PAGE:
Intel 'Unwired'

By Michael Singer

January 10, 2003

The No. 1 chipmaker says it plans on staying that way by continuing to push the envelope of what mobile devices can do, starting at the chip level.

Intel CEO Craig Barrett Thursday said his company's top priority for 2003 is wireless for the masses.

"Unwiring the consumer is the next logical advance in consumer electronics," Barrett said during his keynote at this week's International Consumer Electronics Show.

Since introducing its Extended PC concept two years ago at CES, Intel has nudged its way back into products as digital cameras, MP3 players and personal digital assistants (PDAs).

The current shift in strategy is centered on Intel's mobile processors including its Centrino mobile chipsets (formerly Banias), its 3.06 GHz Pentium 4 processor with Hyper-Threading, and its Intel XScale chips.

Case in point, Intel's partnership with Microsoft on its new Media2Go personal audio/video player. Microsoft founder Bill Gates showed off a prototype with a 400MHz XScale chip with USB 2.0 and 802.11b . The first versions of the devices are due out by the end of the year.

The Santa Clara, Calif.-based chip making giant has already laid much of the foundation for their wireless push. Intel said it is rolling out its wireless chips sometime in March and is spending $150 million on building up smaller Wi-Fi technology companies. Intel has also helped launch Cometa Networks, a joint Internet service provider project with IBM and AT&T .

But moving forward, the No. 1 chipmaker says, "you ain't seen nuthin yet."

Nestled in the woodlands of Oregon, Intel's Research and Development labs are cooking up some new ways to look at mobile computing. A dozen or so new wireless hardware or software products with the Intel stamp on it are slated for release by the end of this year. The company said the goal is to drive the industry with its CPUs, Flash memory, networking chipsets and APIs to "make the whole pie get bigger. But, as Intel Development Labs Market Development Manager Roger Chandler told internetnews.com, the challenge is that the wireless industry right now is, "not a convergence, it's a collision."

"Suddenly everything wants to become Web-connected," Chandler said. "You are getting to some pretty cool form factors as well as voice support and data support for mobility devices. But just to deliver a compelling mobile game, you have to ensure the device is capable of playing the game and ensure the network is capable. Certainly, it's no mean feat. And talk about inconsistencies. If you want to create a game you might have to write 12, 15, 20 different versions depending on how many platforms you want it to run on. You have to make it easier for the developer. We are not the end-all-be-all solution to do this. We are working to keep things moving. If you look at the PC industry about 10 years ago... this is where we are today."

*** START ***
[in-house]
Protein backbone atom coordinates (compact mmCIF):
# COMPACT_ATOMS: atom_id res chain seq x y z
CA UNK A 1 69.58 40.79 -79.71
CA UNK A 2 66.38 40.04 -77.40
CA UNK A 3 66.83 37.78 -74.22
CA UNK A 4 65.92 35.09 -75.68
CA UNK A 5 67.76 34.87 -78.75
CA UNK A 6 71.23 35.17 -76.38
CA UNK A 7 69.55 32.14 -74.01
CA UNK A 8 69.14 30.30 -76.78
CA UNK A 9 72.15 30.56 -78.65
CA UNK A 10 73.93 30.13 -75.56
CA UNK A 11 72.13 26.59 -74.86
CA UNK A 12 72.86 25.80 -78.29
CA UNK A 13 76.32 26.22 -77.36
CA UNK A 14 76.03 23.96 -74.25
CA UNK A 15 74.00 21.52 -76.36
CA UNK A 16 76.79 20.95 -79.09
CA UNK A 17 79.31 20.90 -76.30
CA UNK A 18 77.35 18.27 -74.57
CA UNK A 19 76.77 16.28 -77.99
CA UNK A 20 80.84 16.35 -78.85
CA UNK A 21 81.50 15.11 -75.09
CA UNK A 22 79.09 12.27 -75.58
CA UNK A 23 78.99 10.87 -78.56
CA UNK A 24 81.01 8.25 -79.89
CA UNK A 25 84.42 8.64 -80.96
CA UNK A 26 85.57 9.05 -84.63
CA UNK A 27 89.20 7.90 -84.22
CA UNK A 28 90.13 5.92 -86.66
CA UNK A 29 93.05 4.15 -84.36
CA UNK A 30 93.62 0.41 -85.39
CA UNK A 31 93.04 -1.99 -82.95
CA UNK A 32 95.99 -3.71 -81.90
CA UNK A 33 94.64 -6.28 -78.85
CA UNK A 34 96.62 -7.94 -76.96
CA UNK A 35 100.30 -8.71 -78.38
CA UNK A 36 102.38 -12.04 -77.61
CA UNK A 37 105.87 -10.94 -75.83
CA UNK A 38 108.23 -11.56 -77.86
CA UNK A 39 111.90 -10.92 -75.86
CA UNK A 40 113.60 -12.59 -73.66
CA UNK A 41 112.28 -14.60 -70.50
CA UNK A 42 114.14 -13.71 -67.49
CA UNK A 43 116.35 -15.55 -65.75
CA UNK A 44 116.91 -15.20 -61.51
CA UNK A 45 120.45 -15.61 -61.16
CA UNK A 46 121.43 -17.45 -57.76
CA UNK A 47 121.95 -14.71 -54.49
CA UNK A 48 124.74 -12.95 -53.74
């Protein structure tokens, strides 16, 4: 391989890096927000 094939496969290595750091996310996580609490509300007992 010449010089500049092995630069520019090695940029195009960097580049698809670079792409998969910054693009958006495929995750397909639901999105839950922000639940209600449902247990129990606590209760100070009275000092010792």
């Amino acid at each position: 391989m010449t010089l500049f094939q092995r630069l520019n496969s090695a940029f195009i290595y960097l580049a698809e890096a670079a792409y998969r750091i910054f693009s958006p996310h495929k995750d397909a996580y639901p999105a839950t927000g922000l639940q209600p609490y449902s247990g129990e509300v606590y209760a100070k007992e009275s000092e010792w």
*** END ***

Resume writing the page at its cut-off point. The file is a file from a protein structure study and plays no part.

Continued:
Intel's scientists say the key is open standards and making things work at the chip level. The company is fast adopting three connected mantras to reach that goal: connectivity, execution and building blocks.

Part of the connectivity issue is what Intel calls "Location Aware Computing." The idea is that GPS services and other cellular and access point triangulation should merge that your devices would know exactly where you are and in what relation you are to other devices. Intel said it is currently making APIs for developers that merge all the triangulations together and should be delivering the baseline technology by the end of 2003.

Once the network is aware of where devices are, Chandler said the next step is to incorporate execution with what Intel calls "Characterization Provisioning and Management" technologies.

"If you have a low end cell phone and a high-end PDA, you want to be able to get the content in the right format for the right device," Chandler said. With Characterization Provisioning and Management, the device data is stored on the network not the device. So the cell phone says to the network, 'I've got black and white screen'. Now when I provision the applications to the devices, if you want the high-end PDA with high bandwidth, the network will automatically recognize it."

Intel said the management technologies embedded in the chips could also help ISP's diagnose problems with mobile devices, such as monitoring battery life and even allow for automated repair work or upgrades to the device based on customer preferences.

Also on the drawing table are connected devices like a "Digital Briefcase," which Chandler describes as "a biometric secure device that can store digital applications while you're roaming around."

Chandler said much of the engineers on Intel's wireless team were previously worked with the company's now defunct connected product division, IntelPlay.

"We often shift people around as the company breaks up old product lines and builds up new ones," Chandler said.

Intel is also pushing its goal of standardized wireless roaming for Internet-connected devices much in the same way current cell-phone networks operate.

The idea here is that the user carries around a card or device with a chip or chipset that can act like a SIM card. Chandler said using the right mix of software and Bluetooth , the card interacts with mobile PCs, PDAs, mobile phones, etc. to treat them as trusted devices that identifies the user, preferences and other abilities. The technology would also allow the user to move freely between WLANs and other networks.

Intel said it is accomplishing this by helping the development of the Internet's next-generation infrastructure - IPv6 to accommodate the growing need for IP addresses and working with standards groups like the Java Community Process (JCP) and the Open Mobile Alliance (OMA).



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